Born in Paris in 1979, Olivier Valsecchi is a French photographer, now living in Toulouse. Olivier first had an interest for musical creation, before moving to photography and self-portraits. For a few years now, he’s been focusing on the human body, and allies photography and statuary. With his use of light, a certain energy bursts out of his pictures. In 2010, his series DUST gets him noticed and wins him the Hasselblad Masters Award in 2012. Clearly inspired by the chaos theory, this series displaysa chiaroscurocoming straight out of the Renaissance. His twisted bodies are draped in a cloud of dust, giving them a surreal,nebula-like aspect, a symbol for birth and death.
In his following series called Klecksography, he pursues this body-sculpture idea, inspired by Swiss-born Hermann Rorschach’s method which consisted of using ink stains on paper in order to reveal possible dementia or schizophrenia in his patients. Olivier then decides to give full rein to what he calls “the enemy within”, the part of darkness which dwells inside all of us. In 2012, in his third series TIME OF WAR, the French photographer keeps the DUST technique, but leaves the chaos behind for a world of transmigration. Olivier Valsecchi’s work generates a constantly growing interest in photographic circles, whether it be in the press or among curators.
What is Olivier Valsecchi’s style?
I like it when a photograph doesn’t strictly look like a photograph, when it breaks away from reality, from the norm. I love the work of Ken Hermann and Jim Naughten, who treat reporting photography as Fine Art. I’ve heard my work being described this way: “It’s difficult to describe it. You need to see it,” and I like it because I never forget that photography is a visual art, so it must first speak to the eye before it speaks to the ear. I would say that I combine opposites: beauty and the bizarre, classicism and abstraction, the simple and the spectacular. My photographic style leans towards drawing, sculpture, painting, performance. I try to embrace several art forms in a single image. Personal style evolves throughout one’s career, depending on the changes at work within yourself. If it weren’t the case, we’d end-up doing the same thing over and over again, right?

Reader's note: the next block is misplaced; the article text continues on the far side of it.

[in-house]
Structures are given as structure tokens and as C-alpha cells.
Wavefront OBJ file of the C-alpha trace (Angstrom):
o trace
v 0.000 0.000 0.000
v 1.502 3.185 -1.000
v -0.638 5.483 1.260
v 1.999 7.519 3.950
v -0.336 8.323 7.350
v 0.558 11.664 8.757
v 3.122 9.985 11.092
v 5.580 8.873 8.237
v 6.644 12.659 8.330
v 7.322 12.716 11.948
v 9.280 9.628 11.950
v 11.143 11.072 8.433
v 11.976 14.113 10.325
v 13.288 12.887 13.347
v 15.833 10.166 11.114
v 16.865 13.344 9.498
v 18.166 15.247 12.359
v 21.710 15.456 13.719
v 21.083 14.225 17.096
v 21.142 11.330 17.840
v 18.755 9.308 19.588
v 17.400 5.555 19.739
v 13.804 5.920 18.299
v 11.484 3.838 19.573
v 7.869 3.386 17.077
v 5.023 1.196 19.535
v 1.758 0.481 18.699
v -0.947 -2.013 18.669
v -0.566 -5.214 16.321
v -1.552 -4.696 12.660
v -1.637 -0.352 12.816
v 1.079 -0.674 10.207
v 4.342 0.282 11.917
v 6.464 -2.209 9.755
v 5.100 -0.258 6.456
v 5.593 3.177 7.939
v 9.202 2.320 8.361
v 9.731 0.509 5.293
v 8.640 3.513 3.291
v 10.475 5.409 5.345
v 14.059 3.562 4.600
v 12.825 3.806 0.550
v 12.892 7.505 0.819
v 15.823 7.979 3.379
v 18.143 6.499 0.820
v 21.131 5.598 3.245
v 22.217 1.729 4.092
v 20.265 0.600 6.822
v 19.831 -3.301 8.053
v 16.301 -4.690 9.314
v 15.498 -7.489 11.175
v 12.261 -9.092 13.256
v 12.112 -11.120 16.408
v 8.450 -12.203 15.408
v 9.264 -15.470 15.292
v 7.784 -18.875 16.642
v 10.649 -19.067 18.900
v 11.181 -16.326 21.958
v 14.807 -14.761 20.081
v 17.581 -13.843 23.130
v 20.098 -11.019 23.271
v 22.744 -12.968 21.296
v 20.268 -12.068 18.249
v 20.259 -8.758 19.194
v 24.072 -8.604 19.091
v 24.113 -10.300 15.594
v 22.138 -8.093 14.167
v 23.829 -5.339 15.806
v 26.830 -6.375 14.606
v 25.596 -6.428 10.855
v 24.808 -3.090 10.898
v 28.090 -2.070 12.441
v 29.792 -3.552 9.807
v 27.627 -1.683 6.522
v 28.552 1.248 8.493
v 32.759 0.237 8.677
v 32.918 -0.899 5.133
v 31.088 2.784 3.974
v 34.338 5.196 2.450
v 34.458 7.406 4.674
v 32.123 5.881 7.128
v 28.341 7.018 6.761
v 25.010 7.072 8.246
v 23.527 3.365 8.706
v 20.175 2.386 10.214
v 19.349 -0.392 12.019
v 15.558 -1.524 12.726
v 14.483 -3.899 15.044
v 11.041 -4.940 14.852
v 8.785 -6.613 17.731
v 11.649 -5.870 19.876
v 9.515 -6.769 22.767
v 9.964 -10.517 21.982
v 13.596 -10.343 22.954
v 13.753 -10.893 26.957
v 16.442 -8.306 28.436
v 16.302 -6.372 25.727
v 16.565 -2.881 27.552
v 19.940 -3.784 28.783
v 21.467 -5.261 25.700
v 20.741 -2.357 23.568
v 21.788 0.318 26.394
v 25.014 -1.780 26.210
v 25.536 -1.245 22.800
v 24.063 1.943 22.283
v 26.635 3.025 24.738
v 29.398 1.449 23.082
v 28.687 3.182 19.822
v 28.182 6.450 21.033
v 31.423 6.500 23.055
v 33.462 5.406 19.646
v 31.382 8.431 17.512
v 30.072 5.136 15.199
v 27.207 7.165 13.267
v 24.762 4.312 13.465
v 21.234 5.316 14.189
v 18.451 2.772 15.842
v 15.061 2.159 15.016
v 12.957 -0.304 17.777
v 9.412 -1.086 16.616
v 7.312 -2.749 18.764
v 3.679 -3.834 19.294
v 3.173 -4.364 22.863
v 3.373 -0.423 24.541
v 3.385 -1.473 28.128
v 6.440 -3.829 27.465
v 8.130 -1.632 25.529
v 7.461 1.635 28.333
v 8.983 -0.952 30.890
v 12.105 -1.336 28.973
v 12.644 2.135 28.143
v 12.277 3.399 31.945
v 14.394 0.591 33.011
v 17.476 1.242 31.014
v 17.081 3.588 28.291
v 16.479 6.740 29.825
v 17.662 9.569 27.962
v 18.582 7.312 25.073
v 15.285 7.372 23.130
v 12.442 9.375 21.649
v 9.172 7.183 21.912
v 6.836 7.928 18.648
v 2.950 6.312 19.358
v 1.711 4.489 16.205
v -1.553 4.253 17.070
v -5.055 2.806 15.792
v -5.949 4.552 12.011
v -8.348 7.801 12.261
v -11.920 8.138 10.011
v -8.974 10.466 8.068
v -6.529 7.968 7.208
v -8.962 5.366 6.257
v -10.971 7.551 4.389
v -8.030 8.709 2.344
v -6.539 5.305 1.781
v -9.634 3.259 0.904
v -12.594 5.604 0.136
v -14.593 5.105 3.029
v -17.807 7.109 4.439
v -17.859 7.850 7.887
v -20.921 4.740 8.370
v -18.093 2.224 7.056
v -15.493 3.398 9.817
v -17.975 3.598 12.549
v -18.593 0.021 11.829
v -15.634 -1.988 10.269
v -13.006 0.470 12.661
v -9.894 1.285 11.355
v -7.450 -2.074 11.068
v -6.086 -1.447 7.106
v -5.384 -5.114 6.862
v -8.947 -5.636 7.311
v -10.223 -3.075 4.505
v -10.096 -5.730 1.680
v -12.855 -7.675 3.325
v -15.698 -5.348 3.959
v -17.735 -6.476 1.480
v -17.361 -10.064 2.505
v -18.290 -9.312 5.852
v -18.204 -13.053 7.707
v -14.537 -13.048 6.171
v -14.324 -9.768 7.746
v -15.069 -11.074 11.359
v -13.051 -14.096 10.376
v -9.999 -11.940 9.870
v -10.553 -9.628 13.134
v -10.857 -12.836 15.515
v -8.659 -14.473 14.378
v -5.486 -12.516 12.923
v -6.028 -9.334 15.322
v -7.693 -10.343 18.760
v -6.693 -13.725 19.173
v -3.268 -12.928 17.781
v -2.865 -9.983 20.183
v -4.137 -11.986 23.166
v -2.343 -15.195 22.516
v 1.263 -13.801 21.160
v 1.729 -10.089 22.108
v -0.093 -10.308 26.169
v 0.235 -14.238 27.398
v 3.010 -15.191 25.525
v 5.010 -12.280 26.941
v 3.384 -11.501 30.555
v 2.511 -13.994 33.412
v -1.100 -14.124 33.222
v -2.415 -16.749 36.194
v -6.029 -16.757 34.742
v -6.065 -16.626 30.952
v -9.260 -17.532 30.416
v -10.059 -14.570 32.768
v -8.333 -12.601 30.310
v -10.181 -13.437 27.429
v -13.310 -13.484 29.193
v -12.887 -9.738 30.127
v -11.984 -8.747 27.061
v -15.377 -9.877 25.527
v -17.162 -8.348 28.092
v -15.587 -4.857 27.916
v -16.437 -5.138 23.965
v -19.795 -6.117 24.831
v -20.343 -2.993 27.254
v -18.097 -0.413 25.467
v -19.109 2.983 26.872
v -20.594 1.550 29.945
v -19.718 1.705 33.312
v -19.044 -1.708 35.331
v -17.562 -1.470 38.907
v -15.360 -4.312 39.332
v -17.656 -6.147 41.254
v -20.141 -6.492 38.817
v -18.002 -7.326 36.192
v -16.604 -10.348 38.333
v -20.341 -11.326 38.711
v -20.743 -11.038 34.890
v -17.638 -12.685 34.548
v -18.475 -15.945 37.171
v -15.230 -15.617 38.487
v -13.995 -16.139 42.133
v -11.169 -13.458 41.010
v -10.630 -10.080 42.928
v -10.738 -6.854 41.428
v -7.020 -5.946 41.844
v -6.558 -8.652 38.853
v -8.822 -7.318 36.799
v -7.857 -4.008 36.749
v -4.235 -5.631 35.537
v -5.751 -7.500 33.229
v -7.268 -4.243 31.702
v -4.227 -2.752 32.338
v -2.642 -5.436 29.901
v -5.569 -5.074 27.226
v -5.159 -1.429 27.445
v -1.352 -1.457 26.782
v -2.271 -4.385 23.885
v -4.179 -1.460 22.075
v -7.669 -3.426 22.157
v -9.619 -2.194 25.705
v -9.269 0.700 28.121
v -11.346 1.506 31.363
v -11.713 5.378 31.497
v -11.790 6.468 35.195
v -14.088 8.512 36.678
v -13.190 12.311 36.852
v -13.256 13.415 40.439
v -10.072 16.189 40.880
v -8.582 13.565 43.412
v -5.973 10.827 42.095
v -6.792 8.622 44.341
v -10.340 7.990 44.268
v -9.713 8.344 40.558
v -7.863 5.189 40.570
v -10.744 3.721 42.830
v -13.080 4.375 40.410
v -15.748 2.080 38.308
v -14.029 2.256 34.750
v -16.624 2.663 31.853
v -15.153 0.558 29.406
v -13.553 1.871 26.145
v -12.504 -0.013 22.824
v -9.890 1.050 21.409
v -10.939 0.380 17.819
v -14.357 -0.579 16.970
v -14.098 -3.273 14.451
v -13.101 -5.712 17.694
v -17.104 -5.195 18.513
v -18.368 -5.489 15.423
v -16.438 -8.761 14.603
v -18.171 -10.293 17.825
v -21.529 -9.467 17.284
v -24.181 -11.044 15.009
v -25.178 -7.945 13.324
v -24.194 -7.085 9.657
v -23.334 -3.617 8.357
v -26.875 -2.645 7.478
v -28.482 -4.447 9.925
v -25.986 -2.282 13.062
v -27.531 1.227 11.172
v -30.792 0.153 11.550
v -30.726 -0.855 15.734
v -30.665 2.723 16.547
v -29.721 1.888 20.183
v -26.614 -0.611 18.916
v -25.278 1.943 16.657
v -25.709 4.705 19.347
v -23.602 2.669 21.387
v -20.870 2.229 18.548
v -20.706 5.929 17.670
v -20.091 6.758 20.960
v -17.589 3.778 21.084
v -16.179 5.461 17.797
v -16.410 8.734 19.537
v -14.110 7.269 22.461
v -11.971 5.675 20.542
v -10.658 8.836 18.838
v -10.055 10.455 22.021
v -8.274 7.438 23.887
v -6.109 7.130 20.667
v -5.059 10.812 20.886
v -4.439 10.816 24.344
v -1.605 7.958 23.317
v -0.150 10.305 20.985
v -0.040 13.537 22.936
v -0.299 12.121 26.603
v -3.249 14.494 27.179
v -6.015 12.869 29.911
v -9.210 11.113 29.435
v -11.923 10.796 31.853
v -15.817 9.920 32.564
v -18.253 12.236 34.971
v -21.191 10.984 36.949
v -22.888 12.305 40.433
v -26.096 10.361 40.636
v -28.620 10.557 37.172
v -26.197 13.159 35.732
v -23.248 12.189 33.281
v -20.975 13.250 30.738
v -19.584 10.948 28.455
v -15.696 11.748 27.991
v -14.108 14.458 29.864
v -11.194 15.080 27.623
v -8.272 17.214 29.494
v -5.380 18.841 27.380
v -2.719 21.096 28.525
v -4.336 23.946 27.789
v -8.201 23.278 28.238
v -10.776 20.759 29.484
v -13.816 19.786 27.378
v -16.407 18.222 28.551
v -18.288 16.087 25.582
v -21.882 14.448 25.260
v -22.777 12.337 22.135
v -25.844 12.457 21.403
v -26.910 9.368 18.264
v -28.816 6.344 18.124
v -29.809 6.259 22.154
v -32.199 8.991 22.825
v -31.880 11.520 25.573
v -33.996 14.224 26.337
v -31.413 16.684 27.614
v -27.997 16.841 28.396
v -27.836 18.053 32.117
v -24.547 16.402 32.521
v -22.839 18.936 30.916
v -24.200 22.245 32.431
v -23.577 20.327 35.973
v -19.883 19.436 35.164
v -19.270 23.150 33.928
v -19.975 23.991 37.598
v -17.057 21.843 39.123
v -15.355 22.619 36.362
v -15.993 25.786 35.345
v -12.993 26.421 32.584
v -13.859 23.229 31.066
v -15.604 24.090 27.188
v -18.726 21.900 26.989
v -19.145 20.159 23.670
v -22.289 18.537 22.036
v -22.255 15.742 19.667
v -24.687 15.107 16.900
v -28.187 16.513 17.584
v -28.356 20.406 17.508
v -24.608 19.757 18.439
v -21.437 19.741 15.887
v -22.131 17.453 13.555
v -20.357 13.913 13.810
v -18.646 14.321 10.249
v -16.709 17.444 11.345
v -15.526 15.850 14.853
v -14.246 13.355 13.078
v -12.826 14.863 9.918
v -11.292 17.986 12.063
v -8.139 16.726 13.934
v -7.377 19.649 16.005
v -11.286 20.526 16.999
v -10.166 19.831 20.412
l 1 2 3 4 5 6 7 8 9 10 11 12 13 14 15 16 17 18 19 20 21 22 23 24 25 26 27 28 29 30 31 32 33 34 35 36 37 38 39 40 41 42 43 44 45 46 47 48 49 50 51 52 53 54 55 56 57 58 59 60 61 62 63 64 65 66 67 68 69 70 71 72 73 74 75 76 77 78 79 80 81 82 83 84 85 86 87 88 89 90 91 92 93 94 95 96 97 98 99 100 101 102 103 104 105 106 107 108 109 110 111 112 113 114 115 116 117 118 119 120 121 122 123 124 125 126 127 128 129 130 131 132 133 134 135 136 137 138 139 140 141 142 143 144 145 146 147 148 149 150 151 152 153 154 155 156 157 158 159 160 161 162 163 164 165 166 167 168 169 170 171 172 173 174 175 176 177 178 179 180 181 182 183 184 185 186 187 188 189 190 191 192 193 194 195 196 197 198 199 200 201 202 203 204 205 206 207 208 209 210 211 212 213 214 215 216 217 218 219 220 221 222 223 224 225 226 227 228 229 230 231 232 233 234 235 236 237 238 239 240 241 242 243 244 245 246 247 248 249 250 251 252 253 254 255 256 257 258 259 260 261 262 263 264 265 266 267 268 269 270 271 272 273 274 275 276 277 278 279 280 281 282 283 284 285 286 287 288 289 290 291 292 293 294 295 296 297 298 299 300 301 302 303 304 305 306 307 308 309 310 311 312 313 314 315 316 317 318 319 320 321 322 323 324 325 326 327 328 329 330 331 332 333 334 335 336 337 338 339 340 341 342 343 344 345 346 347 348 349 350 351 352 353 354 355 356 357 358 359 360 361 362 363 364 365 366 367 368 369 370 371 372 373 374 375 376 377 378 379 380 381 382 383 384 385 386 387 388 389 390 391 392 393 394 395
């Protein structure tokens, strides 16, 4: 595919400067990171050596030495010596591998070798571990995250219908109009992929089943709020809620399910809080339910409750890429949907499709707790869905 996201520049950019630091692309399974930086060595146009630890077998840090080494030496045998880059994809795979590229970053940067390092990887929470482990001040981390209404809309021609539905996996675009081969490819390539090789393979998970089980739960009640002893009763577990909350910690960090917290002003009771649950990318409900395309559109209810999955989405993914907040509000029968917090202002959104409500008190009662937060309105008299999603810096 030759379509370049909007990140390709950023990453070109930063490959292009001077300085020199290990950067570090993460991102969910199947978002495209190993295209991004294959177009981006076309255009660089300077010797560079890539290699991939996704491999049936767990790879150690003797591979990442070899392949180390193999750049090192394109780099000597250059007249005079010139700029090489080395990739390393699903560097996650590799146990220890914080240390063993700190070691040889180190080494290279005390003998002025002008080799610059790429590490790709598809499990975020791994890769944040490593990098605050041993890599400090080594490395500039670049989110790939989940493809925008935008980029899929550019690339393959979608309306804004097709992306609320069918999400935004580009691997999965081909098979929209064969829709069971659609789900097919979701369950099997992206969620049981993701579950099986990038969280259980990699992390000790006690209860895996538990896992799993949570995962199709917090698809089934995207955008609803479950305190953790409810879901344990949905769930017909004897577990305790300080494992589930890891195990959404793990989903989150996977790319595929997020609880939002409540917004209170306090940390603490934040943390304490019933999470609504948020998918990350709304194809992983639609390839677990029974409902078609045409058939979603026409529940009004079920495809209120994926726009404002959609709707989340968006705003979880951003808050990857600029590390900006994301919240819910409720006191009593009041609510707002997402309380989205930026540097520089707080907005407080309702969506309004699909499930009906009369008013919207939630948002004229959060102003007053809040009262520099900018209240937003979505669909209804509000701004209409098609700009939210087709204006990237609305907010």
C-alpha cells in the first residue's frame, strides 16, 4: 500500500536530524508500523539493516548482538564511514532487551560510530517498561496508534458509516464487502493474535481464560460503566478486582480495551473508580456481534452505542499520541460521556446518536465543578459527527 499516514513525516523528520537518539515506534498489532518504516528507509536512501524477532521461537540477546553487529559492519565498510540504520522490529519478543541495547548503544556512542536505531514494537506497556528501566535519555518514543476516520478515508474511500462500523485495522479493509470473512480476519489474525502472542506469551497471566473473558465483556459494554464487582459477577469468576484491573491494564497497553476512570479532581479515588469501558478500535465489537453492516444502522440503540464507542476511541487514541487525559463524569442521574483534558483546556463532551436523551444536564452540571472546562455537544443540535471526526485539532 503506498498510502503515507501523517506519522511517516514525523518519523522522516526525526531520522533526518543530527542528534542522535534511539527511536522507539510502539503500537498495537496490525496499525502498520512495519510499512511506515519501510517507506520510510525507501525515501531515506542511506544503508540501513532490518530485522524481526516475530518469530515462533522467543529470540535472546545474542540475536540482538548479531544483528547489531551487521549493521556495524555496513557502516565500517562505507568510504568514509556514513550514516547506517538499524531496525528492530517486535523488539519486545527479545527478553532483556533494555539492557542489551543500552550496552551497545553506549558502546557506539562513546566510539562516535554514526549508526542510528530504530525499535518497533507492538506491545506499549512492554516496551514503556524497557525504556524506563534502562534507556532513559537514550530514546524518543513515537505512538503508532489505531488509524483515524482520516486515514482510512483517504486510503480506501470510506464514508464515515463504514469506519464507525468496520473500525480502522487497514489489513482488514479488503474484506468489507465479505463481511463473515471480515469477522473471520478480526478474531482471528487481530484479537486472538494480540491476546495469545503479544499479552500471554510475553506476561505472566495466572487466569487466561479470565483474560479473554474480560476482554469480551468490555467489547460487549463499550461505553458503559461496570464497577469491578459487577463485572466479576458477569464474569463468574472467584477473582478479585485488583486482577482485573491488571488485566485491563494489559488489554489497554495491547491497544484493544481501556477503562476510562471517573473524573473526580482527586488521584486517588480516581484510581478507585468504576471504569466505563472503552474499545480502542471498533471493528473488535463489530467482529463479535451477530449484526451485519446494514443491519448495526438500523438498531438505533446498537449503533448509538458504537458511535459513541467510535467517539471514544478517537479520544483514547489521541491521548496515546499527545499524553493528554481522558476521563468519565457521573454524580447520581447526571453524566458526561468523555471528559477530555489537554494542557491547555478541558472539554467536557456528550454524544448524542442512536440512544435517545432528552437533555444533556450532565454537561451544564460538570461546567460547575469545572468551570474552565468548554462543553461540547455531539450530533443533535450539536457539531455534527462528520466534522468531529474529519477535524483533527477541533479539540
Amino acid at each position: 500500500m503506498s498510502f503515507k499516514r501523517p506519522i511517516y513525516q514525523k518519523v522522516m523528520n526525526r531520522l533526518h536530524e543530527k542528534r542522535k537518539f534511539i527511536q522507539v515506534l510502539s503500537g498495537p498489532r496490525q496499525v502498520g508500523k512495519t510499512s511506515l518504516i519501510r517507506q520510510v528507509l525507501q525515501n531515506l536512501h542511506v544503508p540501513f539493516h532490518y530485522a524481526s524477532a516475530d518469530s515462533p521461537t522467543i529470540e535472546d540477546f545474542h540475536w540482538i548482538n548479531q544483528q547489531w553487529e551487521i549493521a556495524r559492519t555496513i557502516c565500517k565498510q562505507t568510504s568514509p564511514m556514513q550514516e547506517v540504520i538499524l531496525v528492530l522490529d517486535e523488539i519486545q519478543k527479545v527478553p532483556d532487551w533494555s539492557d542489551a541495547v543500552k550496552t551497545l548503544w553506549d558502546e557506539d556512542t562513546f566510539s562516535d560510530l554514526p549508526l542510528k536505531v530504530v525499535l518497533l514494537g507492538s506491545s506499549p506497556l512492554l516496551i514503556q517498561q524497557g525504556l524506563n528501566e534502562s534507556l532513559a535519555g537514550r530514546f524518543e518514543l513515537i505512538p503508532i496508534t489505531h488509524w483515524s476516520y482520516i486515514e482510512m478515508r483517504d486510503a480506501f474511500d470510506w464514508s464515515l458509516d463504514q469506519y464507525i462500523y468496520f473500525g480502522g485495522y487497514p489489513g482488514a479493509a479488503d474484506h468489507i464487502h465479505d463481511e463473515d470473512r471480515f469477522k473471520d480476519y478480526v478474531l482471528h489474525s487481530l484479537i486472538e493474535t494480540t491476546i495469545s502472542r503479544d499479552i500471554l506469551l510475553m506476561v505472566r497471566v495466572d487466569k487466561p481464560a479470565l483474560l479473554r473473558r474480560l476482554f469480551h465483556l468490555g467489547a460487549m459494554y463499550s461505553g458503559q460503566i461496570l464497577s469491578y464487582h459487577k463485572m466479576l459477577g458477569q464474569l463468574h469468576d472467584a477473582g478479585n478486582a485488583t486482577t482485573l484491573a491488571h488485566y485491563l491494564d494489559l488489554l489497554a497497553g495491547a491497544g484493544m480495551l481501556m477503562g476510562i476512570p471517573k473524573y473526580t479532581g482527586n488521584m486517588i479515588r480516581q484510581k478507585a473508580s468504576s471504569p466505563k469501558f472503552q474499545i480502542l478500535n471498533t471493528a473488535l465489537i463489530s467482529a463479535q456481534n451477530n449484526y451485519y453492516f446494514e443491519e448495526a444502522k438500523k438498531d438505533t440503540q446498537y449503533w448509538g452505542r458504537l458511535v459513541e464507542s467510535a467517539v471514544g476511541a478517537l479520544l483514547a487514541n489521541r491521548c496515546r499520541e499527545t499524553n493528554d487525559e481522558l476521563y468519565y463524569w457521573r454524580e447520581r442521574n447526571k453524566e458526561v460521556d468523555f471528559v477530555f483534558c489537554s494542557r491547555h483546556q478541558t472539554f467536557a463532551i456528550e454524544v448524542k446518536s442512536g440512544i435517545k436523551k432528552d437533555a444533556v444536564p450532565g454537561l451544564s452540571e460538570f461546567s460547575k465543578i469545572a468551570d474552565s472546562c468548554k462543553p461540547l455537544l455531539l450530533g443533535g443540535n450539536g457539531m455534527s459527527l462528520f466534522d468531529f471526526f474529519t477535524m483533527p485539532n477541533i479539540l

What are your artistic influences (cinema, literature, art...)?
My artistic influences are not immediately noticeable in my own work. I would rather say I’ve developed some sort of familiarity with some artists I find mesmerizing and free, like David Lynch, Nina Hagen or Kafka-- artists who have created their own universeand chosen their own path. In photography per say, I would mention Jeff Bark: real work on light, precise and meticulous. To me, he enhances photography’s definition, which is to write with light.
What do you find inspiring in the body?
I don’t think of it in those terms. The body is a materialI willput into thelight in order to create a picture. Of course, it is more interestingthan plastic or clay, because it reveals intimacy and because it is the only thing the model and I have in common from the off-set: our bodies. Therefore I can project myself and identify with it. But the body is not necessarily what I am looking for, neither is its emotion. That is the role of nude photography. For my part, I look for the emotion of the picture itself. It’s a completely different work. The body must blend into my picture. It is the object, not the subject of the picture. What interests me is to confront realism with surrealism. Think of it as a creation of a parallel universe made out of elements from the real world. Flesh, muscles and nerves are the elements that bring reality to my fantasy world.
- Meet Oliver Valsecchi in Normal Magazine n°4 & n°7 -